“Fine,” he said. “I’ll get it done. I’ll get someone at work to recommend a place. That won’t be cheap to get that inked.”
“There’s money in the box to cover the cost.”
“Thought of everything, haven’t you?”
Lifting the knife, the angel said, “I hope so.”
With the knife poised over his smooth skin, the angel asked, “Are you ready?”
“Go for it.”
“This is going to hurt.”
“Just do it.”
As the sharp tip of the blade bit into his skin, he flinched but never utters a sound. When she pierced the second hole, he was ready for it.
“This will burn,” she said as she picked up the large phial. “Really burn.”
“How am I meant to get tattooed if the skin is burnt?” he asked.
“The skin won’t be burnt. This will burn inside you. It will feel like fire.”
He gritted his teeth and clenched his fists as the angel poured the liquid into the two open wounds on his back. Pain ricocheted through him as the liquid worked its way around the nubs of his wings.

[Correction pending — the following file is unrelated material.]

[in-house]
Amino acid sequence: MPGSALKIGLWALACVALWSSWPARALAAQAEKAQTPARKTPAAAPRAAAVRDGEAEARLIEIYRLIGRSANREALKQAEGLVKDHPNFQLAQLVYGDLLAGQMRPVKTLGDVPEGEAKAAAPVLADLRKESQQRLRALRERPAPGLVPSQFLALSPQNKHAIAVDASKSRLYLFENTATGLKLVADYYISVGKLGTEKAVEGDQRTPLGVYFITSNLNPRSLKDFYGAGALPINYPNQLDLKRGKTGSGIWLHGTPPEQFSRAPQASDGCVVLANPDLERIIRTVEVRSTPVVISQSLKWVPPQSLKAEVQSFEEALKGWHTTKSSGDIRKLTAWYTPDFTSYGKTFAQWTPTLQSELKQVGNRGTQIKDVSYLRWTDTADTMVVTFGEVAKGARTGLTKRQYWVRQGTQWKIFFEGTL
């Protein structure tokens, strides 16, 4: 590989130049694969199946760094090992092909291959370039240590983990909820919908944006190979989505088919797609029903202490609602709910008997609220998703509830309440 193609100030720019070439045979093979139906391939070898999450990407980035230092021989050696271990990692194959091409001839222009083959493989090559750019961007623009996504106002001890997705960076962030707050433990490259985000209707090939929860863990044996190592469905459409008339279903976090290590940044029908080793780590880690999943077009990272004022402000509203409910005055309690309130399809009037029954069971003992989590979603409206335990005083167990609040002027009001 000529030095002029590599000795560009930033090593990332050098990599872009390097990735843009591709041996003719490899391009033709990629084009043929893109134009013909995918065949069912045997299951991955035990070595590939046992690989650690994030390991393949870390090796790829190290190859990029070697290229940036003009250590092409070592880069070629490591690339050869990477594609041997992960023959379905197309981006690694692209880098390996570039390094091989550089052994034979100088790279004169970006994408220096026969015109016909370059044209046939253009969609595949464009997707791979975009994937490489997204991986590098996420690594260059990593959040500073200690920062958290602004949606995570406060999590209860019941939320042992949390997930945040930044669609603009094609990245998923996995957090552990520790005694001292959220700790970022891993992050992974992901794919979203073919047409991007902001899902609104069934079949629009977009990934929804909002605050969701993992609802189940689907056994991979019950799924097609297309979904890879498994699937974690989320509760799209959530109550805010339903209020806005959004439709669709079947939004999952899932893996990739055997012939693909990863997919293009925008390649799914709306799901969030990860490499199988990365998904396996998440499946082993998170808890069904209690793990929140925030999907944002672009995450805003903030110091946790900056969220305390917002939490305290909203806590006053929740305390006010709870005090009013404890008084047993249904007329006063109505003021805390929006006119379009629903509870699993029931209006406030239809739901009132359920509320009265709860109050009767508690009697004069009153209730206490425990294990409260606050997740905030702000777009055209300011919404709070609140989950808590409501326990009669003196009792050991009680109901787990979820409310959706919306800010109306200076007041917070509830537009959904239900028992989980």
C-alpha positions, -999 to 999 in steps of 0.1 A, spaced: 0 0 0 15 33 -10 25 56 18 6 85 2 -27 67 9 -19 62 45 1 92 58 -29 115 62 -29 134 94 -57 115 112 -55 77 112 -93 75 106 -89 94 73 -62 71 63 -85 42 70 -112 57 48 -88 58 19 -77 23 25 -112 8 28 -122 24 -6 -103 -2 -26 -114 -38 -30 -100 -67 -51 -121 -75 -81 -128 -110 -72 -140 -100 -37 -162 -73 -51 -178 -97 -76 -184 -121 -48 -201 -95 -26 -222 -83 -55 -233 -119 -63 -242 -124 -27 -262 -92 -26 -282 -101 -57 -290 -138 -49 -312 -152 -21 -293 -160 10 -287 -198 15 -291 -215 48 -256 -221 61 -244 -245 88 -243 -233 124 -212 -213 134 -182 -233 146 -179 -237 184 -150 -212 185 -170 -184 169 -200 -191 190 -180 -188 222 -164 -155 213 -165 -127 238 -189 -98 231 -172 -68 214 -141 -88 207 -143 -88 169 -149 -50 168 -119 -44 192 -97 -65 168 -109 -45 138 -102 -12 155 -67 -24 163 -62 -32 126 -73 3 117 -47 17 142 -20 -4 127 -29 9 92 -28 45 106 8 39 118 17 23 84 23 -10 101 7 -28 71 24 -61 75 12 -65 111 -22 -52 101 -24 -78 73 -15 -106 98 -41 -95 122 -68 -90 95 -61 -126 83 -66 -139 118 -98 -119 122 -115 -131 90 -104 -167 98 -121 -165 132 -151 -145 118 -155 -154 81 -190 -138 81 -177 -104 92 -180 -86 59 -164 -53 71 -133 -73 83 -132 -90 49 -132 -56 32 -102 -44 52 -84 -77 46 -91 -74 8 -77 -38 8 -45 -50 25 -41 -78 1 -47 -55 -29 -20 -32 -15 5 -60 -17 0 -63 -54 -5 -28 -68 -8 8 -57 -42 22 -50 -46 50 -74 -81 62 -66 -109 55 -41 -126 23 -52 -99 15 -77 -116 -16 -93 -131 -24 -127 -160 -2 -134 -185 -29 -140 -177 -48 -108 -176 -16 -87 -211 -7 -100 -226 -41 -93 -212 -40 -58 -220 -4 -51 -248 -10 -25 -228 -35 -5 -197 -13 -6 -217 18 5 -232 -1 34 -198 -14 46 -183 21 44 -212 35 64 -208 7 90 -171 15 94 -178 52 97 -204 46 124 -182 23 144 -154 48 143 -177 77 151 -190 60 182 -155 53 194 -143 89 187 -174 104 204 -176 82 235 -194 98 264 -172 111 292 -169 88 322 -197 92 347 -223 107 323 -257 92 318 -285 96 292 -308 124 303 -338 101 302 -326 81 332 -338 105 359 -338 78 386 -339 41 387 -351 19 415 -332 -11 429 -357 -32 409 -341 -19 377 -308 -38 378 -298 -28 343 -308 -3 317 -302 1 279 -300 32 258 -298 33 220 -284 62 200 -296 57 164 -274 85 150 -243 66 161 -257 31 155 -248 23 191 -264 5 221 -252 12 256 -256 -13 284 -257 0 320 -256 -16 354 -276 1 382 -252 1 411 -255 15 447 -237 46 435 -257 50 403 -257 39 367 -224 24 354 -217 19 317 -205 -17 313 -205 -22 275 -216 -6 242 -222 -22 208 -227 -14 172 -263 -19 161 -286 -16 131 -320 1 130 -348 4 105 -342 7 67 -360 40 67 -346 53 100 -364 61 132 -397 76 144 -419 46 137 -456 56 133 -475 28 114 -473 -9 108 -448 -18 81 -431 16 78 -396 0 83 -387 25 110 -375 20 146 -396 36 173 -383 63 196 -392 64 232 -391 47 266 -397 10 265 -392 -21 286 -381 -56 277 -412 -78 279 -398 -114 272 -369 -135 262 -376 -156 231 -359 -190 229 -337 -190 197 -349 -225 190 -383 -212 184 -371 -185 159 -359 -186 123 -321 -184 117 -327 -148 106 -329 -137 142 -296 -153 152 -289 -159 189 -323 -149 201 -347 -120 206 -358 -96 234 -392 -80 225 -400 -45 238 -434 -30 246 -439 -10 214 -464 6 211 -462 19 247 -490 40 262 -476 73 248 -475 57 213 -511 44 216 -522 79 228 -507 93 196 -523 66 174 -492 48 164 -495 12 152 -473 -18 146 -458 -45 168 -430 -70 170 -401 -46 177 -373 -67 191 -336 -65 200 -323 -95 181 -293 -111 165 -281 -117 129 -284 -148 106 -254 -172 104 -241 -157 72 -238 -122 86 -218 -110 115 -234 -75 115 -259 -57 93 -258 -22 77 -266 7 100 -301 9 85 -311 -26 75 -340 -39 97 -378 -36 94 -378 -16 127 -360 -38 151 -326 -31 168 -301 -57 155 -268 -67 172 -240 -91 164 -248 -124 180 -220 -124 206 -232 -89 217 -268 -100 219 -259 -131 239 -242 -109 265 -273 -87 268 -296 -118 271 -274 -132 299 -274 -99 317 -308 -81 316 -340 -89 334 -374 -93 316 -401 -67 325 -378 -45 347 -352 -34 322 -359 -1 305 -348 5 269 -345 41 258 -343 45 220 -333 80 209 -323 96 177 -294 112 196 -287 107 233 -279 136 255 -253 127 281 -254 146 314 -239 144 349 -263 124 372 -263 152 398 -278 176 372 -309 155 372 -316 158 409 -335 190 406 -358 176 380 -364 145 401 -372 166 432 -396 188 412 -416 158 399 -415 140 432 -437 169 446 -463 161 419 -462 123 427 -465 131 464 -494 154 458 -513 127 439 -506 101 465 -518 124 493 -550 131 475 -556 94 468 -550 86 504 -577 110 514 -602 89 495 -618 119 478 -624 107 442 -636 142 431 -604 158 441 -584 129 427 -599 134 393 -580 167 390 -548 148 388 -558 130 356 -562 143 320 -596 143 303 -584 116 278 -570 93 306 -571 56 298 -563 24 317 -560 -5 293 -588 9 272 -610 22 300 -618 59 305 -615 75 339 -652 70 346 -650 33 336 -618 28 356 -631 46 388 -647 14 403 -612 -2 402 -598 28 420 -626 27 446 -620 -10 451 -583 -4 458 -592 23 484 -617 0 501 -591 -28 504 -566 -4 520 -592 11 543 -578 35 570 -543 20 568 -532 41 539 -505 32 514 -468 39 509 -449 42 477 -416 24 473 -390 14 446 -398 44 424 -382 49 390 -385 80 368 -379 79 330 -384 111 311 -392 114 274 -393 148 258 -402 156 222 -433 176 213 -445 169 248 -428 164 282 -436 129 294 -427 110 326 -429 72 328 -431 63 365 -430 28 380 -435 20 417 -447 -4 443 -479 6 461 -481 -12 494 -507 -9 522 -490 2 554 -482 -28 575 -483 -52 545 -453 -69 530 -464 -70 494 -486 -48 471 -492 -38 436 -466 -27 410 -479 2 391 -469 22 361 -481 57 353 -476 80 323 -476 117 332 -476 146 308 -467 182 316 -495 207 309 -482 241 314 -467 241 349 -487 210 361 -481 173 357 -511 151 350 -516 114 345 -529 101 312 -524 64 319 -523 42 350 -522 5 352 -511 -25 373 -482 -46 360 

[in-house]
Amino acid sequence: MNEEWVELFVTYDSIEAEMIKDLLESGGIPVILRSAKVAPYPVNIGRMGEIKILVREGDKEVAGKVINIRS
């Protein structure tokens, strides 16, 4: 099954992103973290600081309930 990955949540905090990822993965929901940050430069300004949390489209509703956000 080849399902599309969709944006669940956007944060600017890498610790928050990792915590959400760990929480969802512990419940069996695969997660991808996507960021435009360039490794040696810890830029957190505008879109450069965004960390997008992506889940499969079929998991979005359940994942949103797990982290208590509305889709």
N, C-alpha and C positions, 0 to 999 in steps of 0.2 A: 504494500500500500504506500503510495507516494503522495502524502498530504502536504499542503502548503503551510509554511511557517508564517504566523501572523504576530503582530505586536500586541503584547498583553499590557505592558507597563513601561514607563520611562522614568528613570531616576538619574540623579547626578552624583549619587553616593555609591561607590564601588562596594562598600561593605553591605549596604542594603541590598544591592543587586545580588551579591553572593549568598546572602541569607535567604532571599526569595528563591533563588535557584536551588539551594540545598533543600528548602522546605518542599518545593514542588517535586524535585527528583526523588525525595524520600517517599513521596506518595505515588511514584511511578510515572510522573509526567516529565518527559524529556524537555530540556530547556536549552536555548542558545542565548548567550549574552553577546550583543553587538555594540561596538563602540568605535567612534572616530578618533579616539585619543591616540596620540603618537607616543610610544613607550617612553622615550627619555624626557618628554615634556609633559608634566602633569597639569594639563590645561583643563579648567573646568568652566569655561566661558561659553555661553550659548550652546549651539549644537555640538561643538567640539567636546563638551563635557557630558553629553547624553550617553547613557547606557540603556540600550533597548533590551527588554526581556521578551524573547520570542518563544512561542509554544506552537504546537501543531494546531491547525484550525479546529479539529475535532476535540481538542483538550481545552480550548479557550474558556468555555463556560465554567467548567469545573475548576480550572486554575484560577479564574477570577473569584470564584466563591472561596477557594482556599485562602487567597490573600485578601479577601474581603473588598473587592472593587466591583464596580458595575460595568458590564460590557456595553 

“Christ!” he yelled as the heat intensified.
“Almost finished,” promised the angel rubbing some strands of the pale green moss into the wounds. Instantly the pain stopped spreading and began to ease. “Done.”
“Whew!” he said rolling his shoulders stiffly.
“Well done. You handled that well,” she praised with a smile. “Guard that box with your life. One phial is enough for both buds. One phial once a month. When the phials run out then we have to last nature take its course.”
Pulling his running vest back on, he nodded.
“These should last you about twenty-five years if you don’t smash any.”